Tarmac! After all the steep hills and rough tracks I've been riding on of late, I find myself on the road. I brave Leyburn, with its tractors and tourists. It somehow manages to seethe with activity sleepily.
It is said that a one-way system was once introduced here. In a display of cheerful anarchy, locals simply ignored the signs until the authorities, at a loss to know what else to do, removed them. A small victory had been won and life continued as if nothing had happened. Rejoice at your peril, though. Cycling through Leyburn you watch your back.
I leave the small town behind and freewheel the length of a road that slants down the hillside towards the river Ure. Below me, in no particular order, a cemetery, a dentist, a pottery and a rugby pitch. Above me, on the horizon, empty park benches where you can sit, if you want, and enjoy the view. I turn right and begin the long slog up to Preston Under Scar. I'm turning back on myself, cycling in a circle, going nowhere. I'm only doing it today to see what I can see and keep fit. Pushing round a biggish gear, I cycle past Gillfield Wood and glimpse, between the trees, sunlight falling on a clearing. It is the sort of place that makes you want to stop and take a look. Today I keep going.
I come to a crossroads. If I go straight on, the road turns into an unmetaled track that leads onto the moor. I'm tempted to go that way: there are good routes there that would, in the end, lead me back to the road but I resist the temptation. Today, I want a good, sustained ride with no temptations to stop and laze in the heather. I turn right, sticking to the road. Next time, I tell myself.
The road I take, a broad A-road, runs for miles over the tops, often close to 1,000 feet up. If you cycle run or walk along it in summer you'll be greeted with a succession of curlews and peewits, circling their nests and warning you off with their calls. Now, though, they've raised their young and left. I cycle in something like silence.
This road is a border. To my left, the moorland rises, gently at first, to the top of the hill. To my right, fields slope down to the village. It's easy to think of the former as wild and the latter as managed and it certainly looks that way. Look at aerial photos of the moors, though, and you'll see a very different picture, one of a regular, man-made patchwork quilt. Sections of the heather are systematically burned and allowed to regrow in order to maintain a good habitat for the grouse. Less visibly, the grouse's predators are systematically eliminated. There's a lot of talk currently about the plight of the hen harrier which is being driven to near extinction by land management practices. Less exotic, but still problematic in my view, go walking on moorland and you'll come across small animals squidged in metal traps and crows which have been lured into lobster-pot like cages where they await their fate. The moorland to my left is no less managed than the farmland on my right. It crosses my mind that virtually every square yard of the land around me has been adapted by humans to the raising of animals to be killed - either for pleasure or for the shops and supermarkets. The land does have other uses: the military regularly train hereabouts on the moor. The countryside is a violent place.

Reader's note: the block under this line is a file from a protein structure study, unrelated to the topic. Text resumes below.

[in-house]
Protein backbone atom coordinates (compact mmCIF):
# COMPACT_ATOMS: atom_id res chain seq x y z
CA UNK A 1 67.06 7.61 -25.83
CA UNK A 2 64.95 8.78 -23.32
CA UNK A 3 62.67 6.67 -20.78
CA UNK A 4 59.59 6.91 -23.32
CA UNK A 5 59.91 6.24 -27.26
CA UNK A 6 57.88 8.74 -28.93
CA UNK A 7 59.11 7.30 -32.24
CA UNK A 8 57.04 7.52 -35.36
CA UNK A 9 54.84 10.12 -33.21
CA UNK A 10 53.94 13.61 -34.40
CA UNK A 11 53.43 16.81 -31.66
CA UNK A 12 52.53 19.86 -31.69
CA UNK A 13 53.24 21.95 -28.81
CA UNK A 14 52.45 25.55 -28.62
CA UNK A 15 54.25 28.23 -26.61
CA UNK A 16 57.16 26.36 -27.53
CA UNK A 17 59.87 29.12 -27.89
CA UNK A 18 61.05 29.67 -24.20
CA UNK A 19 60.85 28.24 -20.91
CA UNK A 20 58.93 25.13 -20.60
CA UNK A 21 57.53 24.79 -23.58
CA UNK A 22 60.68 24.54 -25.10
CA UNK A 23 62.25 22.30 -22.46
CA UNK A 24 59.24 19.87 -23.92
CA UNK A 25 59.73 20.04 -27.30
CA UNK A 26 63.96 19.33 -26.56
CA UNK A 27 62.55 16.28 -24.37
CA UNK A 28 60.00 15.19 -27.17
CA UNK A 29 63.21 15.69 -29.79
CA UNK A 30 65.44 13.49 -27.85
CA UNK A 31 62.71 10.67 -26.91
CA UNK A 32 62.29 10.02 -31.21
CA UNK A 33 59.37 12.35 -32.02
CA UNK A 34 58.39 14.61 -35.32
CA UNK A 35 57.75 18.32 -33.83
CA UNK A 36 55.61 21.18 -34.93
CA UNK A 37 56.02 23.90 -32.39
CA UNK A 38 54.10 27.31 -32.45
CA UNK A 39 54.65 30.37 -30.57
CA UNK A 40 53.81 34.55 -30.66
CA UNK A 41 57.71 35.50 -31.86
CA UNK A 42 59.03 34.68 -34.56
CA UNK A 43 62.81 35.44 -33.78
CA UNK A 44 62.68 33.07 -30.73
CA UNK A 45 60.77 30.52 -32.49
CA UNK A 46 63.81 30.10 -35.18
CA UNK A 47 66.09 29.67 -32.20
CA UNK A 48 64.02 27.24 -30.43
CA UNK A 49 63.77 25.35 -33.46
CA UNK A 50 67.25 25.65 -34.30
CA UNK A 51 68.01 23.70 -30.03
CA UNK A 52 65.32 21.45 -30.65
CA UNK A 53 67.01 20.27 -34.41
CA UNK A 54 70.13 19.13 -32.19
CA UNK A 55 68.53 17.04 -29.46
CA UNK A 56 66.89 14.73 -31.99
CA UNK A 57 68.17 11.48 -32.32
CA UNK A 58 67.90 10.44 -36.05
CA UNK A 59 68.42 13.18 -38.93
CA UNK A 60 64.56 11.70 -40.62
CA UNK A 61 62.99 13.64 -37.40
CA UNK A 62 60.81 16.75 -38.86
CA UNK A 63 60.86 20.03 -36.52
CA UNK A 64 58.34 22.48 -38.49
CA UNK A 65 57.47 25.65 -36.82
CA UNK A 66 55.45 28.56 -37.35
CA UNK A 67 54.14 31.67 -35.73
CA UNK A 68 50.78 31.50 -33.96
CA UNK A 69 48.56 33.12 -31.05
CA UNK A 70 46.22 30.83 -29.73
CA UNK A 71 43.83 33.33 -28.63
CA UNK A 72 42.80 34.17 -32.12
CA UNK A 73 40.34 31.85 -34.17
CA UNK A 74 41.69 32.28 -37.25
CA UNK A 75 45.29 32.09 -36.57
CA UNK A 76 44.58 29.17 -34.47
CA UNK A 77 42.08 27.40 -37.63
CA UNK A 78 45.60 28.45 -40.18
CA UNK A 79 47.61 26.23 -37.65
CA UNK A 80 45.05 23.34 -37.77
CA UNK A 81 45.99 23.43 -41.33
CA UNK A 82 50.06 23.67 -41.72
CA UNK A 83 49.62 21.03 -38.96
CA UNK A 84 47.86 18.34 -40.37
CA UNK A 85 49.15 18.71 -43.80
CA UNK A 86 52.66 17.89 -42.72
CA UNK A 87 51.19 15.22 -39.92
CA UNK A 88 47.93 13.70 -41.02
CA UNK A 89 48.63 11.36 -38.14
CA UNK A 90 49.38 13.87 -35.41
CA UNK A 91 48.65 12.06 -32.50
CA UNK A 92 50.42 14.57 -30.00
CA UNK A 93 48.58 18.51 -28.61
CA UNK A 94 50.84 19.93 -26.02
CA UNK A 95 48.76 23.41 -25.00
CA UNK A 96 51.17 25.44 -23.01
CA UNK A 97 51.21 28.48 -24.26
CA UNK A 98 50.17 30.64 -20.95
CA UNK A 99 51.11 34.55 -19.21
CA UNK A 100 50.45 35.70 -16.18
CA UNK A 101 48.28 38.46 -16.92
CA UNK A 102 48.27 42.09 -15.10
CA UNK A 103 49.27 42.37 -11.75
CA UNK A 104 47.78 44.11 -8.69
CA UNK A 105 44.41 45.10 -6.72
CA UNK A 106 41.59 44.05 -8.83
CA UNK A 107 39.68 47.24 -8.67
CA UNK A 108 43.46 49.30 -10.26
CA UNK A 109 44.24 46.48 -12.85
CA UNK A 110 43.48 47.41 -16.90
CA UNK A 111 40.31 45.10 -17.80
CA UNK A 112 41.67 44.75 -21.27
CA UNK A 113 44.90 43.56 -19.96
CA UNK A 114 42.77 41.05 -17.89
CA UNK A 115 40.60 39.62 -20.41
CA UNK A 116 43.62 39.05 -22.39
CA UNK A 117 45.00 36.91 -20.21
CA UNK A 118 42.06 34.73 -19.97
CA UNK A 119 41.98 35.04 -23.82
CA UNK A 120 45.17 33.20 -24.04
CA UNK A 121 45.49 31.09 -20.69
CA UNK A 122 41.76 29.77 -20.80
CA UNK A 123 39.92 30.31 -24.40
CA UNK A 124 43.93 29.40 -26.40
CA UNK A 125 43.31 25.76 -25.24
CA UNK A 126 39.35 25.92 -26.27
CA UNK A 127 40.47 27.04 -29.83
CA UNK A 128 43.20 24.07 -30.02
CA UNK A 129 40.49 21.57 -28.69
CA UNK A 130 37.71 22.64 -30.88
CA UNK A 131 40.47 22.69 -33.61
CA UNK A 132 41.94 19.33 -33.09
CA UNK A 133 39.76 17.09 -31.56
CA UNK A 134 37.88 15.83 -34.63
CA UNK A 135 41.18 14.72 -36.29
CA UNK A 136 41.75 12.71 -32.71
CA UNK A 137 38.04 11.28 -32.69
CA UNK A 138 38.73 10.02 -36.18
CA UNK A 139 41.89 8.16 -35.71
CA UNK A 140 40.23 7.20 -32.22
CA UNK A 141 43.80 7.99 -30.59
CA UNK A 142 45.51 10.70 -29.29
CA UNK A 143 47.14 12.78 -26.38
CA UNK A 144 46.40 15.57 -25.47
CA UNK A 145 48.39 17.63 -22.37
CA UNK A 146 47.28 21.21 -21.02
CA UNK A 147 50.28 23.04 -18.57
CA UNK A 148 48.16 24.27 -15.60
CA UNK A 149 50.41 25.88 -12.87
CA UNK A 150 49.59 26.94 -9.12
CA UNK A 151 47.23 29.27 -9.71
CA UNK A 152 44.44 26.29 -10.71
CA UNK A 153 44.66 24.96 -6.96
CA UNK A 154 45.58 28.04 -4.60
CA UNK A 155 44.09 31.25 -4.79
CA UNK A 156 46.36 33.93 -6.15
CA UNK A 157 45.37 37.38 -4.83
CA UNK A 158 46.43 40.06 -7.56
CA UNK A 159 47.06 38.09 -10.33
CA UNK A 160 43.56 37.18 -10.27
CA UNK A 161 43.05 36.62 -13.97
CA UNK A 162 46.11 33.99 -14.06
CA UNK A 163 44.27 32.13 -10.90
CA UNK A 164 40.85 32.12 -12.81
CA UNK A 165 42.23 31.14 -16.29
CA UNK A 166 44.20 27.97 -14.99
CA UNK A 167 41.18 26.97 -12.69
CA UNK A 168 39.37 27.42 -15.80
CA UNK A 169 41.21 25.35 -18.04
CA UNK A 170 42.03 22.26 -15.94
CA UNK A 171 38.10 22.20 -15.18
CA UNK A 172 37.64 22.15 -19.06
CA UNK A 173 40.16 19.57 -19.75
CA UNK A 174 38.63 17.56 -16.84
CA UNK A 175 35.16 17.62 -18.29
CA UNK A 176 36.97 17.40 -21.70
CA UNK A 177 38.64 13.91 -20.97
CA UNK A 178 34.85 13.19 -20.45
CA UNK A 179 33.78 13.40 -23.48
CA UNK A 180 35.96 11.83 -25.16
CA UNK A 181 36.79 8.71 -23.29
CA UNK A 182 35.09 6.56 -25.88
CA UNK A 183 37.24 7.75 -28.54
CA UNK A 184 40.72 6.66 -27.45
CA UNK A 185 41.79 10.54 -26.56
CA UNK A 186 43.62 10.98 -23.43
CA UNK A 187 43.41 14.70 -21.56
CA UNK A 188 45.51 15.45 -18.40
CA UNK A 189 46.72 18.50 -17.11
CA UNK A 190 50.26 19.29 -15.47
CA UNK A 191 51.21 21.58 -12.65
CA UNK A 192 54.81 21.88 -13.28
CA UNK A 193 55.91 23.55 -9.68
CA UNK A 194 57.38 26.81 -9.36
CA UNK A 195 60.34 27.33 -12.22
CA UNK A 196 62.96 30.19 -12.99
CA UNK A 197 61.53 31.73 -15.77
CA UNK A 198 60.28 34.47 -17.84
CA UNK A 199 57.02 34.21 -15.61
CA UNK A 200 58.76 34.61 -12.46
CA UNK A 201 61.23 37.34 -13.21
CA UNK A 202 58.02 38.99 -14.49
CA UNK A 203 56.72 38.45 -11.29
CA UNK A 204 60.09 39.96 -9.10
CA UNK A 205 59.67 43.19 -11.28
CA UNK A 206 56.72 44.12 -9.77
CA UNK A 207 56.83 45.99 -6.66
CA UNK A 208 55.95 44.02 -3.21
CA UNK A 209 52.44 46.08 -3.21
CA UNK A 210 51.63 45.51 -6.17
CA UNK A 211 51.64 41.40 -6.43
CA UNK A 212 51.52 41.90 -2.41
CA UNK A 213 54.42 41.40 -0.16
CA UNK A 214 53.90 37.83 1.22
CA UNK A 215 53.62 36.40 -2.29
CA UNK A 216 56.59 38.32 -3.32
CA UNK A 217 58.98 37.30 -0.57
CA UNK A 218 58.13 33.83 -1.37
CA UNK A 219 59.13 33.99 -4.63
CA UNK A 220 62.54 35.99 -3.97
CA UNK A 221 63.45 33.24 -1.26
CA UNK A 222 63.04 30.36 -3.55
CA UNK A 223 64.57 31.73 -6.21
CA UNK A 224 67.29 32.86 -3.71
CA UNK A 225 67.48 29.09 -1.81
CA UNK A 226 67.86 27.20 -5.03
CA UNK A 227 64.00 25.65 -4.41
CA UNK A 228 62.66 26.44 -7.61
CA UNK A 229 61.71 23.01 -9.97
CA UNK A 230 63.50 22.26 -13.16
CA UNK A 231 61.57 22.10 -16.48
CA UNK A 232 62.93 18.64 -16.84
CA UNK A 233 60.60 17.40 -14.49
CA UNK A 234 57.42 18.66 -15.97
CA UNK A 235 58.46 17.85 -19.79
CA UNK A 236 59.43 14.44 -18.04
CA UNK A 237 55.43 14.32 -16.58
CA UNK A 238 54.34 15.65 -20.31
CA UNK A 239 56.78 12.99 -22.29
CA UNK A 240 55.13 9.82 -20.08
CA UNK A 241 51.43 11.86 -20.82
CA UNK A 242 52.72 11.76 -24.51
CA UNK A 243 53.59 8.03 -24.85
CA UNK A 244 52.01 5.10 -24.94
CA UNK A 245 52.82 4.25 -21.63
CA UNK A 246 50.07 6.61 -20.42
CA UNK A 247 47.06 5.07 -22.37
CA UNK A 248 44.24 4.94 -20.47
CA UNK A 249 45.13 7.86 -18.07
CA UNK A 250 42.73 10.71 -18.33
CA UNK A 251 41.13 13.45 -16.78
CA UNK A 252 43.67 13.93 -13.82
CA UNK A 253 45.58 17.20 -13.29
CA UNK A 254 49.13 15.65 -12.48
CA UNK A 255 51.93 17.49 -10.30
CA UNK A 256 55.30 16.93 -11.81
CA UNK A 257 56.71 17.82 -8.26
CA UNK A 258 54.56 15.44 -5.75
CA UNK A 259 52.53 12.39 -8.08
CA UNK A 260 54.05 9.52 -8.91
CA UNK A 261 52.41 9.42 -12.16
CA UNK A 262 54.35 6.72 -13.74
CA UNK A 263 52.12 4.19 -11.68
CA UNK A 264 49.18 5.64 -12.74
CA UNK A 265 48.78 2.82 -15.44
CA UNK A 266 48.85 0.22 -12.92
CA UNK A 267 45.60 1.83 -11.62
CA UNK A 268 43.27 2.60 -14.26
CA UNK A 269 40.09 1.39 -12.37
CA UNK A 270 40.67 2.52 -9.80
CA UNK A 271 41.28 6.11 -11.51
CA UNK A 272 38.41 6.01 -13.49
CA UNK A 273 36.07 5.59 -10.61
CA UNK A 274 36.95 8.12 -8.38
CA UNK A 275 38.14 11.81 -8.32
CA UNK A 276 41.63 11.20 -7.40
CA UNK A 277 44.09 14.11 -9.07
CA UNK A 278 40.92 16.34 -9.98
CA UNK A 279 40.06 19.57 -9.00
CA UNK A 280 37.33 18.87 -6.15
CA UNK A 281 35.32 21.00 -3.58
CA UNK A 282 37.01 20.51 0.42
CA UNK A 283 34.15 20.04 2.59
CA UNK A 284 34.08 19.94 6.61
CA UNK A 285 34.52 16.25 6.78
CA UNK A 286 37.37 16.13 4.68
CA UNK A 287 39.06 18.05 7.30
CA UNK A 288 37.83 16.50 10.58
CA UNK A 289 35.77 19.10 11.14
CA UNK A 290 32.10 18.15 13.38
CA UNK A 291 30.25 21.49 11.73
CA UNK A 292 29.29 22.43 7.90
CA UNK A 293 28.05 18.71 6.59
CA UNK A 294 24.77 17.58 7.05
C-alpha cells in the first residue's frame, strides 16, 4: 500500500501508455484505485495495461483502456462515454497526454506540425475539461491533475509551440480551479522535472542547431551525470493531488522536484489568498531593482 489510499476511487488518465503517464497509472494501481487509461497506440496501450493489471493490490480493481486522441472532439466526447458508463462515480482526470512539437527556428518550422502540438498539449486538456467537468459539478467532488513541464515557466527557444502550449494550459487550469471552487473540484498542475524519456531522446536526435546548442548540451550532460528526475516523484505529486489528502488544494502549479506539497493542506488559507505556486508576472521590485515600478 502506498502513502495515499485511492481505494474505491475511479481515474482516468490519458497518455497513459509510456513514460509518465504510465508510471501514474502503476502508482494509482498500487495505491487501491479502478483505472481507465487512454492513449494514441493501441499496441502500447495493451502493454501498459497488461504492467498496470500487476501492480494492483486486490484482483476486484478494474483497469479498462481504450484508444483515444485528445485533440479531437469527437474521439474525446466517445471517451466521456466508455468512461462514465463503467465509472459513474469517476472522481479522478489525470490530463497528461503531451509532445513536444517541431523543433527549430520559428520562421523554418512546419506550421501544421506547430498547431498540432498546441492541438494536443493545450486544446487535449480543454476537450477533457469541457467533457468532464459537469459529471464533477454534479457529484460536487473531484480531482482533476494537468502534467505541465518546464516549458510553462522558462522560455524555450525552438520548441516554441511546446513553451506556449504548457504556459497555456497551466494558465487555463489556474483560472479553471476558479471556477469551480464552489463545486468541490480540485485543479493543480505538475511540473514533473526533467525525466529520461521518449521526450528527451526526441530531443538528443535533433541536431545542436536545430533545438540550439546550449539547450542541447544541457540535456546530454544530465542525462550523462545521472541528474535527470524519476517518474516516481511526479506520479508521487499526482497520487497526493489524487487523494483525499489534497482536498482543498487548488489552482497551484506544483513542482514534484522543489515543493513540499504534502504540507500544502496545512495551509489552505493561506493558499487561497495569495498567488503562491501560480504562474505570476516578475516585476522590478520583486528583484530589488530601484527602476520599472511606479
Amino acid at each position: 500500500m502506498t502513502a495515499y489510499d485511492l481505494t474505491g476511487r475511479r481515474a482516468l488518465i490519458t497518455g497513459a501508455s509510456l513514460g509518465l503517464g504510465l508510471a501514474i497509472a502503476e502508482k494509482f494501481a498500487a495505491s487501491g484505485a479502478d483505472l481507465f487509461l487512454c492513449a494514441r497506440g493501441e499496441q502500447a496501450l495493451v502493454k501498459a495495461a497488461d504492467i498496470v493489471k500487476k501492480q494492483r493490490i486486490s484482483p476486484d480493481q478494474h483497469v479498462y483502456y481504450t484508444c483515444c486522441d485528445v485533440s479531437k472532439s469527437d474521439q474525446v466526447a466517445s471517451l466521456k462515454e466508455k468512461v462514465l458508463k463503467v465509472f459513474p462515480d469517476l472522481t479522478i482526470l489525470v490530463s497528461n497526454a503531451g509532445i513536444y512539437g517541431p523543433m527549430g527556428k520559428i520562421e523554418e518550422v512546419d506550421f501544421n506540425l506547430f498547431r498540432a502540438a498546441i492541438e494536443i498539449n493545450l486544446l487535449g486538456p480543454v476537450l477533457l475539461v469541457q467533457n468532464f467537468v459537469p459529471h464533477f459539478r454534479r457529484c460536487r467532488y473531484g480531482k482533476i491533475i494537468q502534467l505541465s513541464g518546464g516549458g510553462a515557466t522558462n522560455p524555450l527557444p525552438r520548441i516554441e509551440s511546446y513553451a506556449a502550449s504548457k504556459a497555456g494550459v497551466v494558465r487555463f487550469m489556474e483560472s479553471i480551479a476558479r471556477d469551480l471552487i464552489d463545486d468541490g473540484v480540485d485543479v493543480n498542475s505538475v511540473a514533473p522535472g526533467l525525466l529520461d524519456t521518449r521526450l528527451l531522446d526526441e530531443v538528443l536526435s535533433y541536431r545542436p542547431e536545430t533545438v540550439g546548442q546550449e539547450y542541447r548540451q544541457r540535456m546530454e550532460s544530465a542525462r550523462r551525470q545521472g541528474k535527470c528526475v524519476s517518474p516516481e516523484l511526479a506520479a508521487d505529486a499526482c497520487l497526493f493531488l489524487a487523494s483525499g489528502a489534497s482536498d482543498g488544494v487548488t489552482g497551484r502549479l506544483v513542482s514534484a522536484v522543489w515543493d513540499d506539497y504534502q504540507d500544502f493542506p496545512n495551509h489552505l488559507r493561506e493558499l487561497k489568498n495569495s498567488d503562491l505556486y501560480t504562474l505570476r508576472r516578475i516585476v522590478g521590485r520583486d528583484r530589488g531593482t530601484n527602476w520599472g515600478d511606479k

At least no-one finds a use for the grass verges. These are left alone by and large. Odd, that cycling on the main roads in these parts should bring you closer to more land left to its own devices than you see on a lot of the off-road routes. This is perhaps why I feel more drawn to the shape of the landscape than to the texture we impose on it. It takes a massive effort to quarry a hill out of shape. The lead miners of Swaledale (just over the hill from here) tried but all they usually managed to do was to expose the rocky skeleton under the grass and heather.
I come to the high point on the road. A red flag flies here from a roadside flagpole to warn you that the army are out training on the moor. It's flying as I cycle past. It's all downhill from here.